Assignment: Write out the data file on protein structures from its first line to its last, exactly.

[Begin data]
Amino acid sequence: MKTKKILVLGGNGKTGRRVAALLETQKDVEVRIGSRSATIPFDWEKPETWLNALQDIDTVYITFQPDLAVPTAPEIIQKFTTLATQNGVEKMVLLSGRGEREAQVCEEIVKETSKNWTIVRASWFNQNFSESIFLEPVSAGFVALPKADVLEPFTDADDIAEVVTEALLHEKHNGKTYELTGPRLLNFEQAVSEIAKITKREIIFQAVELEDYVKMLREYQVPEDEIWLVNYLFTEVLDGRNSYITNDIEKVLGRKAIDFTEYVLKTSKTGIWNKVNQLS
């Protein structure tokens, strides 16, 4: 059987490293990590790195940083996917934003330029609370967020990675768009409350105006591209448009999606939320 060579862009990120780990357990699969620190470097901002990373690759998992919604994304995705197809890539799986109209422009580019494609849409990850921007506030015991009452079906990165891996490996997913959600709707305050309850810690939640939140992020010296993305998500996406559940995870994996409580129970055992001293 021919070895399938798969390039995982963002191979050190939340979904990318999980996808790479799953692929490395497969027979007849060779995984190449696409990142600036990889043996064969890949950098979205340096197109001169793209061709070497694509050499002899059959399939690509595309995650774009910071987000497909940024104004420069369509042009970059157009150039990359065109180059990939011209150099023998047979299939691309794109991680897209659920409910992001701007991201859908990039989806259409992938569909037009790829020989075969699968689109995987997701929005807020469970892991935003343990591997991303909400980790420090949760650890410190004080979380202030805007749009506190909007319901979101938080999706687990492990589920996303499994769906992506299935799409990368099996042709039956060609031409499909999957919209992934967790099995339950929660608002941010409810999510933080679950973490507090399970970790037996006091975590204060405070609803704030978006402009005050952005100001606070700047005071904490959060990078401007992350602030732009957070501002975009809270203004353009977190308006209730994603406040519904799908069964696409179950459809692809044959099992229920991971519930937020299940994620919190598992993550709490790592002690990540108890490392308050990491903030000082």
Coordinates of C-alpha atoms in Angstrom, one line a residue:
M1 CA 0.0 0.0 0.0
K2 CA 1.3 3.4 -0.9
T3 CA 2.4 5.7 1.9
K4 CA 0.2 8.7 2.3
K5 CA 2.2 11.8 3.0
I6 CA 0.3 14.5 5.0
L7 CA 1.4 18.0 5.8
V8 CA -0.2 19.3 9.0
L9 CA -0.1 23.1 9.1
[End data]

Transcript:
Amino acid sequence: MKTKKILVLGGNGKTGRRVAALLETQKDVEVRIGSRSATIPFDWEKPETWLNALQDIDTVYITFQPDLAVPTAPEIIQKFTTLATQNGVEKMVLLSGRGEREAQVCEEIVKETSKNWTIVRASWFNQNFSESIFLEPVSAGFVALPKADVLEPFTDADDIAEVVTEALLHEKHNGKTYELTGPRLLNFEQAVSEIAKITKREIIFQAVELEDYVKMLREYQVPEDEIWLVNYLFTEVLDGRNSYITNDIEKVLGRKAIDFTEYVLKTSKTGIWNKVNQLS
């Protein structure tokens, strides 16, 4: 059987490293990590790195940083996917934003330029609370967020990675768009409350105006591209448009999606939320 060579862009990120780990357990699969620190470097901002990373690759998992919604994304995705197809890539799986109209422009580019494609849409990850921007506030015991009452079906990165891996490996997913959600709707305050309850810690939640939140992020010296993305998500996406559940995870994996409580129970055992001293 021919070895399938798969390039995982963002191979050190939340979904990318999980996808790479799953692929490395497969027979007849060779995984190449696409990142600036990889043996064969890949950098979205340096197109001169793209061709070497694509050499002899059959399939690509595309995650774009910071987000497909940024104004420069369509042009970059157009150039990359065109180059990939011209150099023998047979299939691309794109991680897209659920409910992001701007991201859908990039989806259409992938569909037009790829020989075969699968689109995987997701929005807020469970892991935003343990591997991303909400980790420090949760650890410190004080979380202030805007749009506190909007319901979101938080999706687990492990589920996303499994769906992506299935799409990368099996042709039956060609031409499909999957919209992934967790099995339950929660608002941010409810999510933080679950973490507090399970970790037996006091975590204060405070609803704030978006402009005050952005100001606070700047005071904490959060990078401007992350602030732009957070501002975009809270203004353009977190308006209730994603406040519904799908069964696409179950459809692809044959099992229920991971519930937020299940994620919190598992993550709490790592002690990540108890490392308050990491903030000082």
Coordinates of C-alpha atoms in Angstrom, one line a residue:
M1 CA 0.0 0.0 0.0
K2 CA 1.3 3.4 -0.9
T3 CA 2.4 5.7 1.9
K4 CA 0.2 8.7 2.3
K5 CA 2.2 11.8 3.0
I6 CA 0.3 14.5 5.0
L7 CA 1.4 18.0 5.8
V8 CA -0.2 19.3 9.0
L9 CA -0.1 23.1 9.1